He guaranteed that if reelected, he would see through the six-year car tax phase-out – “You can bet on that” – and defended the decision of state leadership to wait until November to act on a state budget.
“We’re waiting for clarity from the federal government. That’s wisdom, that’s leadership, that’s appropriate,” he said.
In terms of the various controversies, Mattiello acknowledged he has been subpoenaed to testify in the Britt trial and will do so if called, but he asserted that the matter has been “fully investigated” and “has nothing to do with me.” He also defended his controversial – and since rescinded – call for an audit of the Rhode Island Convention Center, saying: “Every time the taxpayers lost $20 million, it needs and deserves a look.”
More broadly, the speaker said: “These distractions are just distractions.”
Fenton-Fung, a physical therapist who contracted COVID-19 earlier this year, said she has spent 15 years “in the trenches and on the front lines of health care and education, whether during the pandemic or starting out my career teaching children with disabilities how to walk.” She suggested Mattiello has “punted” action on the state budget until after the election because he knows the car tax phase-out will be disrupted by the pandemic’s economic fallout.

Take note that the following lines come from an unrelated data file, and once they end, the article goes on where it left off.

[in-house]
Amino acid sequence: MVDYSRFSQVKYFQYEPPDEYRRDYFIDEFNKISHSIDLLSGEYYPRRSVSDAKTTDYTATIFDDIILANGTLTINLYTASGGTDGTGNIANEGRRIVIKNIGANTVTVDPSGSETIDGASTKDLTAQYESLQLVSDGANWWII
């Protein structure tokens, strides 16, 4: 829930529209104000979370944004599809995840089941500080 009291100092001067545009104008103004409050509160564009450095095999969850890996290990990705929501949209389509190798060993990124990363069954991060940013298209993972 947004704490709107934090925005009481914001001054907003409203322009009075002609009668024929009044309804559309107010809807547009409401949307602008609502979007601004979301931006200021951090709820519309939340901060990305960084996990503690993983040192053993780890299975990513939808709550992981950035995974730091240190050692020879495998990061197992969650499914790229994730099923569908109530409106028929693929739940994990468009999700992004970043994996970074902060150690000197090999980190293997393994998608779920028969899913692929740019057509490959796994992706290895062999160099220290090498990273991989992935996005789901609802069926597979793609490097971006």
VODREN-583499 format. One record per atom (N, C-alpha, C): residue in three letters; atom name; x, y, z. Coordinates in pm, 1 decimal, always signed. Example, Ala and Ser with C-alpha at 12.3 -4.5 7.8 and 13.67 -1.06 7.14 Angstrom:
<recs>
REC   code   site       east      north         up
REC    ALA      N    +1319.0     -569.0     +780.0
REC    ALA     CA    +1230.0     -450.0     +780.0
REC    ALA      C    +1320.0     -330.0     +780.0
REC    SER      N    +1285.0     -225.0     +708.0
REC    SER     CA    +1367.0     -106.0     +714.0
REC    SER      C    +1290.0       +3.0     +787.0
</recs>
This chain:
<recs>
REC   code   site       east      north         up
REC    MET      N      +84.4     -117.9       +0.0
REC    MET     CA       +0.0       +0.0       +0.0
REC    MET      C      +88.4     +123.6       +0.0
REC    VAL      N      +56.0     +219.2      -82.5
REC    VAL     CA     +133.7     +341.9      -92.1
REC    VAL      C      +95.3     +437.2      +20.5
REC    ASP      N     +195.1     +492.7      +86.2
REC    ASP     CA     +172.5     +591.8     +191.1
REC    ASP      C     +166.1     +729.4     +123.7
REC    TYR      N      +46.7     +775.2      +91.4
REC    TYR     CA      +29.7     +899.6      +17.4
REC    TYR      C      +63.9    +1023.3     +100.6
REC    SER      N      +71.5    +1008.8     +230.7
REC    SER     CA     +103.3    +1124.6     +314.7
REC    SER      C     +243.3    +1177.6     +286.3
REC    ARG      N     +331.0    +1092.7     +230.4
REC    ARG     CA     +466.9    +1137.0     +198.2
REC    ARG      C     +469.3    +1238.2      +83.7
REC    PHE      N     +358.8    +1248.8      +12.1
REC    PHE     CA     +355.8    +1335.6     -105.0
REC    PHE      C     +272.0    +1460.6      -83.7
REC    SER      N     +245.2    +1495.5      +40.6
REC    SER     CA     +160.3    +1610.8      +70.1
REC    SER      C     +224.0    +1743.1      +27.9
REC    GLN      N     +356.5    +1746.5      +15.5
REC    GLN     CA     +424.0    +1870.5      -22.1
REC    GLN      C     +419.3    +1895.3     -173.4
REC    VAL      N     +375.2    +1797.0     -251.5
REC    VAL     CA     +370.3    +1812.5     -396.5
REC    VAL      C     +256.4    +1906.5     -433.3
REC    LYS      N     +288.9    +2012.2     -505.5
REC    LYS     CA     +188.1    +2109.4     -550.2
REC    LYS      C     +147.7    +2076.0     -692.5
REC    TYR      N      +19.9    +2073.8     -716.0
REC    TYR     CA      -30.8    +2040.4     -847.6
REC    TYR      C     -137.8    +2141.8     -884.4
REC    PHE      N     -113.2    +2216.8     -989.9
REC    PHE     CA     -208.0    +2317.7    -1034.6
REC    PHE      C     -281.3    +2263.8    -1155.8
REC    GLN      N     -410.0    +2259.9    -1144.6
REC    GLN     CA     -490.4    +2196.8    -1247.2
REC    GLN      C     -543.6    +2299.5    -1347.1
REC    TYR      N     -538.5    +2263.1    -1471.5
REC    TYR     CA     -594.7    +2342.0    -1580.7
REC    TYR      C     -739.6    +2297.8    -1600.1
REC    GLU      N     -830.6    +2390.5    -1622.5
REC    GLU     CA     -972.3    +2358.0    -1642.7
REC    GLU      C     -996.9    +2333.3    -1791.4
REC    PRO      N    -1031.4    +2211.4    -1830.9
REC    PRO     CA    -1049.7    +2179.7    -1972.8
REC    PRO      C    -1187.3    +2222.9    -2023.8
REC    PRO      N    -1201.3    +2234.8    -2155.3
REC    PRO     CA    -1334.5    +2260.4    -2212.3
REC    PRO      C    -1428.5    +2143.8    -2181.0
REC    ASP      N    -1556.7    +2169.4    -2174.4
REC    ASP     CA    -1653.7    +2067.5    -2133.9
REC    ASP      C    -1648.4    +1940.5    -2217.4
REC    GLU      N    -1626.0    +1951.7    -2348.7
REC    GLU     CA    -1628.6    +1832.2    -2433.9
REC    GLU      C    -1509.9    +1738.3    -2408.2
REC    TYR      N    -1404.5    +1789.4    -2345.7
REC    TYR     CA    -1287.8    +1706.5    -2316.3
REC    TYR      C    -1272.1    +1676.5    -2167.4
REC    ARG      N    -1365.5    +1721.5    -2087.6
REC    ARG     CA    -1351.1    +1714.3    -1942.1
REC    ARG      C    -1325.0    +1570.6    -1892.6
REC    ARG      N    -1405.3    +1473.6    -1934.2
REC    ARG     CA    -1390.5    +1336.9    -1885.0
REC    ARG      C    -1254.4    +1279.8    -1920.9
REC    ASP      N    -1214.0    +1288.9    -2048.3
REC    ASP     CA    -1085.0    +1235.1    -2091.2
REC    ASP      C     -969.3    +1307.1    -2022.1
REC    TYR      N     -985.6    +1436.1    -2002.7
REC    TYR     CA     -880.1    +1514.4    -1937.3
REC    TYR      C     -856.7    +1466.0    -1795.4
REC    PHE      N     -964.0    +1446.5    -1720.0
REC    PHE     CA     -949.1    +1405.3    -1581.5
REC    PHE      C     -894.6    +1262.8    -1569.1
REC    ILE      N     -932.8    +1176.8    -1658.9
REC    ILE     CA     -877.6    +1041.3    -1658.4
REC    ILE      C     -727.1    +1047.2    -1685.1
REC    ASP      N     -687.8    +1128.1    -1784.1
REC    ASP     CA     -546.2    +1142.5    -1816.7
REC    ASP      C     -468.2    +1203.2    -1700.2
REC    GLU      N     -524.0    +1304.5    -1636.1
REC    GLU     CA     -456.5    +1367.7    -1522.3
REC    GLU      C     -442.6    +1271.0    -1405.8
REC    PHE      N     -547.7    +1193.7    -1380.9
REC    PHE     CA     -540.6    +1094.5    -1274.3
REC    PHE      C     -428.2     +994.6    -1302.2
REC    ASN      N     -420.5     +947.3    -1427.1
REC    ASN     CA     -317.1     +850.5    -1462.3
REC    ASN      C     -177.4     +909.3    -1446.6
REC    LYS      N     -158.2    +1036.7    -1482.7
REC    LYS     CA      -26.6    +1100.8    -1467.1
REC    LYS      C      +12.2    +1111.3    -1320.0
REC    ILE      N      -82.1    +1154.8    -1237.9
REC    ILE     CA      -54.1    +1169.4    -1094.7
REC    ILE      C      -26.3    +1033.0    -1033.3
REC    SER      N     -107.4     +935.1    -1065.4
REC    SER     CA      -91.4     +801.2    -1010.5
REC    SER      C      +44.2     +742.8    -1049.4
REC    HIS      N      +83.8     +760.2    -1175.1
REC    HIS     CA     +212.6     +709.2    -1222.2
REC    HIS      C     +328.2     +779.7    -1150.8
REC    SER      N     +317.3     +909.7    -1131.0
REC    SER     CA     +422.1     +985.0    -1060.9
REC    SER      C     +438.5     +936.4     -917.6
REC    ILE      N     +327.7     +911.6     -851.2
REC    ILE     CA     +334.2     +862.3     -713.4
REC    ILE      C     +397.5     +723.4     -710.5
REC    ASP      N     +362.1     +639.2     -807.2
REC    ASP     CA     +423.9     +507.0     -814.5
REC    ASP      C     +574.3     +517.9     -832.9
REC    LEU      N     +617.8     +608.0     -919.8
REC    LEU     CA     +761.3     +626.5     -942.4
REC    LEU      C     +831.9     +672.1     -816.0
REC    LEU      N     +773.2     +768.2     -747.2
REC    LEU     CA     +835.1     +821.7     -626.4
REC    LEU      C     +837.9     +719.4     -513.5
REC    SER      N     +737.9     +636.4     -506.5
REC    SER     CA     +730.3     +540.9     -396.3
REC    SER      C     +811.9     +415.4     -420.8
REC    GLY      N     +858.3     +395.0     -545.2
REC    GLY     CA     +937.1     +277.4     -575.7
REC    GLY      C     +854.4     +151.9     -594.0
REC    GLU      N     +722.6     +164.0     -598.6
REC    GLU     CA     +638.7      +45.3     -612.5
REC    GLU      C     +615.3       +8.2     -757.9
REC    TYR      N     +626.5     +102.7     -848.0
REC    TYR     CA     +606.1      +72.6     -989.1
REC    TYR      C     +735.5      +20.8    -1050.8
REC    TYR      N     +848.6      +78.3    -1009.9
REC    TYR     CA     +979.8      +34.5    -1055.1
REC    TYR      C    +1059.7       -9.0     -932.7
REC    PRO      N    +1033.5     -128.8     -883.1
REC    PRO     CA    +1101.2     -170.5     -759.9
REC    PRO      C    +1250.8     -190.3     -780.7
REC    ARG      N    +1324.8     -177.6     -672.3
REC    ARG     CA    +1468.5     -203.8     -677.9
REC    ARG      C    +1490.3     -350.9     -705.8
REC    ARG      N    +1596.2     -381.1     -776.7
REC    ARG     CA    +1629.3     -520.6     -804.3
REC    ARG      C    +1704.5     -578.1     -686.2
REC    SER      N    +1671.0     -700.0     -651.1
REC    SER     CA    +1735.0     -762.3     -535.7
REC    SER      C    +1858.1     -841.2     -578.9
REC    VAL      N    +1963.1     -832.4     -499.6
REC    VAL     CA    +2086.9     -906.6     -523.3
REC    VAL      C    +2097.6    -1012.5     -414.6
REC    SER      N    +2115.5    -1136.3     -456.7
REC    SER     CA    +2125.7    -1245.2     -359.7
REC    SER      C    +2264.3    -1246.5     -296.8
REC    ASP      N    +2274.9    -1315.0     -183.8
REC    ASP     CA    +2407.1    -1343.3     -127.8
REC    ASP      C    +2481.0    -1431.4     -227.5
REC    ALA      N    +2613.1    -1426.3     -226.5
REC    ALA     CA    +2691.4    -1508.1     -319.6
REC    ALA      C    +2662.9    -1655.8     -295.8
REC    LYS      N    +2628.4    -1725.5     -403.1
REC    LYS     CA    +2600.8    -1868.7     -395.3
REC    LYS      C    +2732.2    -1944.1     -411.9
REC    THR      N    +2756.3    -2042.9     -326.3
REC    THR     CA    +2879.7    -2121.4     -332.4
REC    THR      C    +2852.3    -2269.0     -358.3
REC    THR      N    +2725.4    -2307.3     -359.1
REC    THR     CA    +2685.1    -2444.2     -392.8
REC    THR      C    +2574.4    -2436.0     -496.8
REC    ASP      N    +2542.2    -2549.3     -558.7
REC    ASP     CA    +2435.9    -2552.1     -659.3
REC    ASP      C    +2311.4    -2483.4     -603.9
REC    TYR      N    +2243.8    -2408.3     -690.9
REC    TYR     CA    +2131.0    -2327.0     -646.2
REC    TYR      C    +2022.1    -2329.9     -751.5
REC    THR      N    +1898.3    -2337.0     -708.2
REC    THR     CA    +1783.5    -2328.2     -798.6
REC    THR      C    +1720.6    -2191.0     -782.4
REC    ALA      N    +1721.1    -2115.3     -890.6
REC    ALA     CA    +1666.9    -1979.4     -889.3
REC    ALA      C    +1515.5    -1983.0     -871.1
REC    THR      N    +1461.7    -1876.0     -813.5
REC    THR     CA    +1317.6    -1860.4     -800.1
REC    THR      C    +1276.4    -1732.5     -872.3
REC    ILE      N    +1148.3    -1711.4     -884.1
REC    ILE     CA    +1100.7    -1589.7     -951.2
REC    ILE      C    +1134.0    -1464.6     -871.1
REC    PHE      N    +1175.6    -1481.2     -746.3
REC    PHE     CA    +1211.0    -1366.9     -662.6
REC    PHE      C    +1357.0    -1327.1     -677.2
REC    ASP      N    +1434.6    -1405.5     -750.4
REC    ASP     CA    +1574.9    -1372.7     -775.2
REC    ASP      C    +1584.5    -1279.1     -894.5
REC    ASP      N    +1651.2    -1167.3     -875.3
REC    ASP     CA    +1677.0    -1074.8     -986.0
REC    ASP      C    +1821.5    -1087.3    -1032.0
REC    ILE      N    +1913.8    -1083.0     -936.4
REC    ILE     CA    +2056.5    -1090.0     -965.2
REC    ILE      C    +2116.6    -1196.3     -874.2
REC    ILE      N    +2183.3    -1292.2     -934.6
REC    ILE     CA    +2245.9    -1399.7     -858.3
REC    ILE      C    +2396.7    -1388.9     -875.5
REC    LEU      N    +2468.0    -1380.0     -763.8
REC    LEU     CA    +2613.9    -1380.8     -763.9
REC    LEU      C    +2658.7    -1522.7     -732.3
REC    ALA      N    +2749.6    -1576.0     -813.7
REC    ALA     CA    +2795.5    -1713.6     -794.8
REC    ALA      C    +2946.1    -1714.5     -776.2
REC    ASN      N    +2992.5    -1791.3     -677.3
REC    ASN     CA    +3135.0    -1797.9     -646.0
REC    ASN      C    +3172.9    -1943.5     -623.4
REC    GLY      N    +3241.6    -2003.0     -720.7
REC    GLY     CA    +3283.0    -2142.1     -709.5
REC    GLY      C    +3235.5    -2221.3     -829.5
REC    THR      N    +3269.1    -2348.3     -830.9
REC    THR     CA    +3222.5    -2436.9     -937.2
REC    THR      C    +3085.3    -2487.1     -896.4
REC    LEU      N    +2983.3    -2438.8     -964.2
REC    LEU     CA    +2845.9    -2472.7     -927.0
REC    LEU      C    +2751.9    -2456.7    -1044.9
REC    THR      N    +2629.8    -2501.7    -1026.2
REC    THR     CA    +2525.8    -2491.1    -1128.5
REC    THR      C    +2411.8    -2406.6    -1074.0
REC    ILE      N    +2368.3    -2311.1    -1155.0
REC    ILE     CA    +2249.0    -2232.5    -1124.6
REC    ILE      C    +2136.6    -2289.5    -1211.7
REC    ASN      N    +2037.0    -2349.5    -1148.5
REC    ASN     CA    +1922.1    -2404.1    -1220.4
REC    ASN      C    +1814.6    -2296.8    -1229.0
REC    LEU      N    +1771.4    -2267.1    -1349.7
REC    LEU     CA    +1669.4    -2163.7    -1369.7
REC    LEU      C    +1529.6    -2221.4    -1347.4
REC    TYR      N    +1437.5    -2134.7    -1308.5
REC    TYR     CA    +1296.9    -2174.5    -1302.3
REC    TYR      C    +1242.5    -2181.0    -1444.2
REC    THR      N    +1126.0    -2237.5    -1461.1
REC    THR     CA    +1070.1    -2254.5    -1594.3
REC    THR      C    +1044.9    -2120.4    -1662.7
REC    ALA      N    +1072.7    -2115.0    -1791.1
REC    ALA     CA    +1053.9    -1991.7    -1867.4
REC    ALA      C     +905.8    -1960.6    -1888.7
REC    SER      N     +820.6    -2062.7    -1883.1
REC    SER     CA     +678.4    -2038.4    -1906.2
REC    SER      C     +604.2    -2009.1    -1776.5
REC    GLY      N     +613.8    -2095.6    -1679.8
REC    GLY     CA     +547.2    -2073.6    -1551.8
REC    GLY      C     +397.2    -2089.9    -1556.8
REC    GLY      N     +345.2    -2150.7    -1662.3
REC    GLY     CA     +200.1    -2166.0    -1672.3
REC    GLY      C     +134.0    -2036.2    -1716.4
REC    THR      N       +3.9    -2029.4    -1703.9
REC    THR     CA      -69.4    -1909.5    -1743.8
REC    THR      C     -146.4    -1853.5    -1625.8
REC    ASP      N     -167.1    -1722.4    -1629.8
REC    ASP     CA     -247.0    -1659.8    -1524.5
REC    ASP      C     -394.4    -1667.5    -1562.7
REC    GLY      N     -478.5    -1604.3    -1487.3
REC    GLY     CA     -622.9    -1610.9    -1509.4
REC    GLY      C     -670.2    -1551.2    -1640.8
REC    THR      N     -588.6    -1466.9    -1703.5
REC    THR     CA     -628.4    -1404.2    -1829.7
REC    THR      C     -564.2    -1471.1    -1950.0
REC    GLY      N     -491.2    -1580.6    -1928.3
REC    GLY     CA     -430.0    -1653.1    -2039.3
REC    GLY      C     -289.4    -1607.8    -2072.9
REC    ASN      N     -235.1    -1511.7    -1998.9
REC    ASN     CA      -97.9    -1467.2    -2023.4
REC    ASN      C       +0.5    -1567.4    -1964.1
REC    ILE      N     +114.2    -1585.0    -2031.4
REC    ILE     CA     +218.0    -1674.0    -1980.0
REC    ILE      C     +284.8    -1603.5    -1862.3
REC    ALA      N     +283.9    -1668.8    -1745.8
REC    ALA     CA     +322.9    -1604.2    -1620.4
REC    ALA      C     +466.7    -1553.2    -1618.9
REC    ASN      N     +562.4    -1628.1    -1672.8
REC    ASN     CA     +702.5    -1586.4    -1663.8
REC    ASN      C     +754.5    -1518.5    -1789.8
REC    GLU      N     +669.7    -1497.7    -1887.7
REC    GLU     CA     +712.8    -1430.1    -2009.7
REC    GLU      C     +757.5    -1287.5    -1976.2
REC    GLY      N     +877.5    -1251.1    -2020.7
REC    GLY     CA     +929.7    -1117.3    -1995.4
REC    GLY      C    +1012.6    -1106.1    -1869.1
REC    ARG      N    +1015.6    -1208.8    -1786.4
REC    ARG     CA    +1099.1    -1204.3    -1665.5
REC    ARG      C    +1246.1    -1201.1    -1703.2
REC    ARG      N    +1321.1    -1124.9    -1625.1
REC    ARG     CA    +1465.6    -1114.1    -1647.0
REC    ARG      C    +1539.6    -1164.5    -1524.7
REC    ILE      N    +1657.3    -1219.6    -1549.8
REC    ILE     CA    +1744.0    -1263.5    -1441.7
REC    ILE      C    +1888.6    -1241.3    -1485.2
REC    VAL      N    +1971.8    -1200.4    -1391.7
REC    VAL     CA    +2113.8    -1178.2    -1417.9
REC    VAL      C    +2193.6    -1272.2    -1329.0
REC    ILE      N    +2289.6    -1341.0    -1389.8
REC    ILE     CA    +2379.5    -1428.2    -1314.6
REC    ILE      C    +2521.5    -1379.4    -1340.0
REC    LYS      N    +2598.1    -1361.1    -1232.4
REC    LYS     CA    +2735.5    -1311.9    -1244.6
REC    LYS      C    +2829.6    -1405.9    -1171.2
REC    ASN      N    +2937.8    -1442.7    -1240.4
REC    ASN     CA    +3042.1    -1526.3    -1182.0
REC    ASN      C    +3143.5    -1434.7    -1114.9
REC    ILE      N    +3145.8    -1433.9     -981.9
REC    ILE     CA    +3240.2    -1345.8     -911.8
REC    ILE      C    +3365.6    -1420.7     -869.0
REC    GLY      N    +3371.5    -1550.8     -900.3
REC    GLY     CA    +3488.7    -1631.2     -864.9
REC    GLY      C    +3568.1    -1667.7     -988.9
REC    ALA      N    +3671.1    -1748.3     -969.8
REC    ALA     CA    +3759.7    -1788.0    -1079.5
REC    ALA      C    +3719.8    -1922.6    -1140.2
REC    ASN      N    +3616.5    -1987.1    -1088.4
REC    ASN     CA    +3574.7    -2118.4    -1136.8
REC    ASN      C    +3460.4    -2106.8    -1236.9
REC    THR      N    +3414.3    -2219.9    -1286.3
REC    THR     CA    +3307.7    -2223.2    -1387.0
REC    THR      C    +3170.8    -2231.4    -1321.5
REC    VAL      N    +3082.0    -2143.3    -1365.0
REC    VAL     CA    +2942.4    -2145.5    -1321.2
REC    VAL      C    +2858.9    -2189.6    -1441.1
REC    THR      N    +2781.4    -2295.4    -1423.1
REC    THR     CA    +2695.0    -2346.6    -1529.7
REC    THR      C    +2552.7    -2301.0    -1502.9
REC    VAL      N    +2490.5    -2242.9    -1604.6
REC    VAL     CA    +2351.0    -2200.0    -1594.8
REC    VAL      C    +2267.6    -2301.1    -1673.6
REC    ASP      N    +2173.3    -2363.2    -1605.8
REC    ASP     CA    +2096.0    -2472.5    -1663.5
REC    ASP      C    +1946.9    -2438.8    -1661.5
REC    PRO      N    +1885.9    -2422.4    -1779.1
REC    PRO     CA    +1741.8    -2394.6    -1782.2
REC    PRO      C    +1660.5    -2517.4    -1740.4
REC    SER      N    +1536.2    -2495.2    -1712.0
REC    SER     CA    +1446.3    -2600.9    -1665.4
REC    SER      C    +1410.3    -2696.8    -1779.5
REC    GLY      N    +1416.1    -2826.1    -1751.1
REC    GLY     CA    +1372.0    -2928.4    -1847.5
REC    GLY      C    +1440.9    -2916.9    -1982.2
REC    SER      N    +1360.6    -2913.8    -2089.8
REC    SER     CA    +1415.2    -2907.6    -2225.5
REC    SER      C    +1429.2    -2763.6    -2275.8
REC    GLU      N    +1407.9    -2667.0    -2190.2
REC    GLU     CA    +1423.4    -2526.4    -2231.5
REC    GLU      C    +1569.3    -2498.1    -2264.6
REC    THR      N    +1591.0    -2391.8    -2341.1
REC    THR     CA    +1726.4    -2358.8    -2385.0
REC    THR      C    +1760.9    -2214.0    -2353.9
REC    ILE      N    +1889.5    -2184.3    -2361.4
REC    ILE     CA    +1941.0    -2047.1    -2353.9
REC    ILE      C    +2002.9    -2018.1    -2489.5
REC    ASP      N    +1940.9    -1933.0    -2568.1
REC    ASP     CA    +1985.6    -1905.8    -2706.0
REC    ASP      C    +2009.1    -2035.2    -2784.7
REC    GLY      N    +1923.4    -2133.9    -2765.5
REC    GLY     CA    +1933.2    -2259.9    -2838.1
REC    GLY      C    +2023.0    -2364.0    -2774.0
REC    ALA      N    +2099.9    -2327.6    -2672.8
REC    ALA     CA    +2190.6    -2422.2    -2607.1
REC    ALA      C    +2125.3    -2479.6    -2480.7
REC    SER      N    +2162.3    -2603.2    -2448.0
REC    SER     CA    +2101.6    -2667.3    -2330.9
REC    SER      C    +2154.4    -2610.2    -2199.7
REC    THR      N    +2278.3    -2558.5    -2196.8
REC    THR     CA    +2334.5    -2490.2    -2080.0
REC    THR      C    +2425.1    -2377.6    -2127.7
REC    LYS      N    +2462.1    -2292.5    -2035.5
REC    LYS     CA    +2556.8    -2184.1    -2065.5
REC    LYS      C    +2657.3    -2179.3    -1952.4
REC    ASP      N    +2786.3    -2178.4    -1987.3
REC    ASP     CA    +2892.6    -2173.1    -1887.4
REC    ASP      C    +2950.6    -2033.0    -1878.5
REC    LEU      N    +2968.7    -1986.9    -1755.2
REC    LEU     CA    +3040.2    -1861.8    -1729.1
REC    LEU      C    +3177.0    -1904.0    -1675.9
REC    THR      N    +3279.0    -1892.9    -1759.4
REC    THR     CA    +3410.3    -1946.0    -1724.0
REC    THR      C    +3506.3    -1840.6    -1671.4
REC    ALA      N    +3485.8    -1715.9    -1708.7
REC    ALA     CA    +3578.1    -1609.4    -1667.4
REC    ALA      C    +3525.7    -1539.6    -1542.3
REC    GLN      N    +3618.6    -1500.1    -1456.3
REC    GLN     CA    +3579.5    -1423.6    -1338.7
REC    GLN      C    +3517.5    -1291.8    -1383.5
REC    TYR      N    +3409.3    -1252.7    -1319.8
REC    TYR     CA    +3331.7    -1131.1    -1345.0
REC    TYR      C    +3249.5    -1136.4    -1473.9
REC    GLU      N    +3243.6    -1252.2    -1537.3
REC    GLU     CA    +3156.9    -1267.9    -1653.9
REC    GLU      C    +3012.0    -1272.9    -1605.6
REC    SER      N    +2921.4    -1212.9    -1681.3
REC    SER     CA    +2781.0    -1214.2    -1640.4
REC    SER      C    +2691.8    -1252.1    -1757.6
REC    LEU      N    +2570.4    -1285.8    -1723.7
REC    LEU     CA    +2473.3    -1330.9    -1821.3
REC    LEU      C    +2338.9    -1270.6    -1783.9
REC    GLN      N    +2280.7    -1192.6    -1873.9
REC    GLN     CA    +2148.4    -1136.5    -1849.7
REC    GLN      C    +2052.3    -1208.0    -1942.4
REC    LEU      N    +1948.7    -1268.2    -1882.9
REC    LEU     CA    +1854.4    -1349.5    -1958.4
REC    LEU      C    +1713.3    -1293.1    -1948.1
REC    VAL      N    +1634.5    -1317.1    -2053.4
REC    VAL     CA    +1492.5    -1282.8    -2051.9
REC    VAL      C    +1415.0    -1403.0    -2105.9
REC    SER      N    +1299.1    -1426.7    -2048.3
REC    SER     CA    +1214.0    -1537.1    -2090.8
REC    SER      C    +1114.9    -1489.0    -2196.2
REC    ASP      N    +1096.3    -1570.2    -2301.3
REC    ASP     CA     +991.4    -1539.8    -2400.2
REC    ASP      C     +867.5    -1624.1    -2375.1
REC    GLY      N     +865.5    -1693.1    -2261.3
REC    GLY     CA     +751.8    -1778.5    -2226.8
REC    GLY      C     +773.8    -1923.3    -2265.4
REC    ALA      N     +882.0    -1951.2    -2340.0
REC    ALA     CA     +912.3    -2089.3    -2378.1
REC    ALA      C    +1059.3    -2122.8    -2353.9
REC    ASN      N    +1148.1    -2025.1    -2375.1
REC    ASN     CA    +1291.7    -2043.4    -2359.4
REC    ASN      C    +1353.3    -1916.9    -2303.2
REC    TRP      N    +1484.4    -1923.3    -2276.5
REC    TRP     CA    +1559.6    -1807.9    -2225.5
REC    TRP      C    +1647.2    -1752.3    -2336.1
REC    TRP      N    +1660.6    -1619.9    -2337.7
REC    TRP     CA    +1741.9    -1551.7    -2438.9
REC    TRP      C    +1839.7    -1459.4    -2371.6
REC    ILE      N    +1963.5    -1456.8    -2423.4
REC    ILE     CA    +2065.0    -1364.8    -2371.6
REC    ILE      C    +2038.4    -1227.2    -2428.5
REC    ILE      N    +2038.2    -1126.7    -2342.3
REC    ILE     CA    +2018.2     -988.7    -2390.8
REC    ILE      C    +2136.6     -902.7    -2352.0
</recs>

“COVID is an all-hands-on-deck situation,” she said, “and the speaker has been absent since almost the beginning of the crisis.”
Regarding the controversies surrounding the speaker, she said: “People expect, demand and deserve honesty, and that’s not what they’re getting from the speaker … The 2020 version of Nick Mattiello is not the 2013 and 2014 version of Mattiello. You’ve been embroiled in scandal.”
Fenton-Fung framed her candidacy as being focused on “bold leadership,” and she pointed to education as a key area of focus. She cited support for the $147 million school facilities bond that will go before Cranston votes in November and said other such investments will be needed in the years ahead.
“That’s how we’re going to lift Rhode Island up,” she said.
She later added: “I’m not in this to make friends up on Smith Hill, but I am in it to make a difference.”
Results from the past two elections suggest the race between Mattiello and Fenton-Fung is likely to come down to the wire.
In 2016, Mattiello defeated Frias by less than 100 votes, 3,611 (49.1 percent) to 3,526 (48 percent). An independent candidate, Patrick Vallier, won 202 votes that year.
In his 2018 rematch with Frias, Mattiello was reelected by a slightly more comfortable margin. In the two-way contest, the speaker received 3,464 votes, or 52.3 percent of those cast, to Frias’s 3,135 votes, or 47.3 percent.
Neither Mattiello nor Fenton-Fung faced a challenger in the September primary this year. Mattiello received 819 votes, while Fenton-Fung received 1,087.
Mattiello Fenton-Fung To hear recent Radio Beacon conversations with Mattiello and Fenton-Fung, visit anchor.fm/radio-beacon